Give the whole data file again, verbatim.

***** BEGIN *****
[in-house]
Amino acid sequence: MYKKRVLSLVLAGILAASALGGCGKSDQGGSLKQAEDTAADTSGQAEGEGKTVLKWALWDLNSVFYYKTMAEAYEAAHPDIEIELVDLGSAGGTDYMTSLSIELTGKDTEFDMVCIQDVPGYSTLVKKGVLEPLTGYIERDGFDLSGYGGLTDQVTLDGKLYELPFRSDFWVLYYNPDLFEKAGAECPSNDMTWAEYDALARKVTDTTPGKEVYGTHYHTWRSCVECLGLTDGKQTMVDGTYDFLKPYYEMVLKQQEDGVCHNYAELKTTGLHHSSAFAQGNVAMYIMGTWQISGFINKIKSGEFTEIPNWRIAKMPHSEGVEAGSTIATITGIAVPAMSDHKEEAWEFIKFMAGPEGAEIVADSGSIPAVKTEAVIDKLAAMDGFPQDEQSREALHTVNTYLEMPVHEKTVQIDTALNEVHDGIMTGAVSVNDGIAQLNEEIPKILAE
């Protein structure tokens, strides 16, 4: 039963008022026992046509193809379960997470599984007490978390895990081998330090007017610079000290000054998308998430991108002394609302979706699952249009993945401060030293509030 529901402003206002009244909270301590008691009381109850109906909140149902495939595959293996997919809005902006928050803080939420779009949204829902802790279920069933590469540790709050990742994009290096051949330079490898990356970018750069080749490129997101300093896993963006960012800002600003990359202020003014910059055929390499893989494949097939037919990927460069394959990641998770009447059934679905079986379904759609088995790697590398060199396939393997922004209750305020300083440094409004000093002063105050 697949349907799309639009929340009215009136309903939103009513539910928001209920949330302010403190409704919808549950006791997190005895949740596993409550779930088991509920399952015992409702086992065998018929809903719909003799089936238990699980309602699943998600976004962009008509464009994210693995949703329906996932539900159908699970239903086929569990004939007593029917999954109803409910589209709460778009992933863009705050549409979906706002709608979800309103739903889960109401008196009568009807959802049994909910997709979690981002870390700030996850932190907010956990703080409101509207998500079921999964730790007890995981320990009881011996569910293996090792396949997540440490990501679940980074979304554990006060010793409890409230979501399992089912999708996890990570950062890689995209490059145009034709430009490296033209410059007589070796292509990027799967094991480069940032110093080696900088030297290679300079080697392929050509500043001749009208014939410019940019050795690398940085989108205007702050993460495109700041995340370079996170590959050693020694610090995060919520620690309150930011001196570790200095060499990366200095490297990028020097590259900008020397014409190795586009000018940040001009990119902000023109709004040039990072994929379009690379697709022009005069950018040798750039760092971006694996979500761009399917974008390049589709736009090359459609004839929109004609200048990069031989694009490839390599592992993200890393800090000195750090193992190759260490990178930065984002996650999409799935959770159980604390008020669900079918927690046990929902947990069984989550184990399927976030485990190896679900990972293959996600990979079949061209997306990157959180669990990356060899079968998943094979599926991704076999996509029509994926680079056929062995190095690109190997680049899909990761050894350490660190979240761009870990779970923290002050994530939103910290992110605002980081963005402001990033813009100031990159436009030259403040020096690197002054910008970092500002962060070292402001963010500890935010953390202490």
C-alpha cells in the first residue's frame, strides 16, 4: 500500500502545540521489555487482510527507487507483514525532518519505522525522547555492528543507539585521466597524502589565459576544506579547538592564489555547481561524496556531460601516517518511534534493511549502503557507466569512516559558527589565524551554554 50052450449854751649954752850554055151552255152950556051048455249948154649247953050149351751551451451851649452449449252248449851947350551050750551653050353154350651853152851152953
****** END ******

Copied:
[in-house]
Amino acid sequence: MYKKRVLSLVLAGILAASALGGCGKSDQGGSLKQAEDTAADTSGQAEGEGKTVLKWALWDLNSVFYYKTMAEAYEAAHPDIEIELVDLGSAGGTDYMTSLSIELTGKDTEFDMVCIQDVPGYSTLVKKGVLEPLTGYIERDGFDLSGYGGLTDQVTLDGKLYELPFRSDFWVLYYNPDLFEKAGAECPSNDMTWAEYDALARKVTDTTPGKEVYGTHYHTWRSCVECLGLTDGKQTMVDGTYDFLKPYYEMVLKQQEDGVCHNYAELKTTGLHHSSAFAQGNVAMYIMGTWQISGFINKIKSGEFTEIPNWRIAKMPHSEGVEAGSTIATITGIAVPAMSDHKEEAWEFIKFMAGPEGAEIVADSGSIPAVKTEAVIDKLAAMDGFPQDEQSREALHTVNTYLEMPVHEKTVQIDTALNEVHDGIMTGAVSVNDGIAQLNEEIPKILAE
């Protein structure tokens, strides 16, 4: 039963008022026992046509193809379960997470599984007490978390895990081998330090007017610079000290000054998308998430991108002394609302979706699952249009993945401060030293509030 529901402003206002009244909270301590008691009381109850109906909140149902495939595959293996997919809005902006928050803080939420779009949204829902802790279920069933590469540790709050990742994009290096051949330079490898990356970018750069080749490129997101300093896993963006960012800002600003990359202020003014910059055929390499893989494949097939037919990927460069394959990641998770009447059934679905079986379904759609088995790697590398060199396939393997922004209750305020300083440094409004000093002063105050 697949349907799309639009929340009215009136309903939103009513539910928001209920949330302010403190409704919808549950006791997190005895949740596993409550779930088991509920399952015992409702086992065998018929809903719909003799089936238990699980309602699943998600976004962009008509464009994210693995949703329906996932539900159908699970239903086929569990004939007593029917999954109803409910589209709460778009992933863009705050549409979906706002709608979800309103739903889960109401008196009568009807959802049994909910997709979690981002870390700030996850932190907010956990703080409101509207998500079921999964730790007890995981320990009881011996569910293996090792396949997540440490990501679940980074979304554990006060010793409890409230979501399992089912999708996890990570950062890689995209490059145009034709430009490296033209410059007589070796292509990027799967094991480069940032110093080696900088030297290679300079080697392929050509500043001749009208014939410019940019050795690398940085989108205007702050993460495109700041995340370079996170590959050693020694610090995060919520620690309150930011001196570790200095060499990366200095490297990028020097590259900008020397014409190795586009000018940040001009990119902000023109709004040039990072994929379009690379697709022009005069950018040798750039760092971006694996979500761009399917974008390049589709736009090359459609004839929109004609200048990069031989694009490839390599592992993200890393800090000195750090193992190759260490990178930065984002996650999409799935959770159980604390008020669900079918927690046990929902947990069984989550184990399927976030485990190896679900990972293959996600990979079949061209997306990157959180669990990356060899079968998943094979599926991704076999996509029509994926680079056929062995190095690109190997680049899909990761050894350490660190979240761009870990779970923290002050994530939103910290992110605002980081963005402001990033813009100031990159436009030259403040020096690197002054910008970092500002962060070292402001963010500890935010953390202490």
C-alpha cells in the first residue's frame, strides 16, 4: 500500500502545540521489555487482510527507487507483514525532518519505522525522547555492528543507539585521466597524502589565459576544506579547538592564489555547481561524496556531460601516517518511534534493511549502503557507466569512516559558527589565524551554554 50052450449854751649954752850554055151552255152950556051048455249948154649247953050149351751551451451851649452449449252248449851947350551050750551653050353154350651853152851152953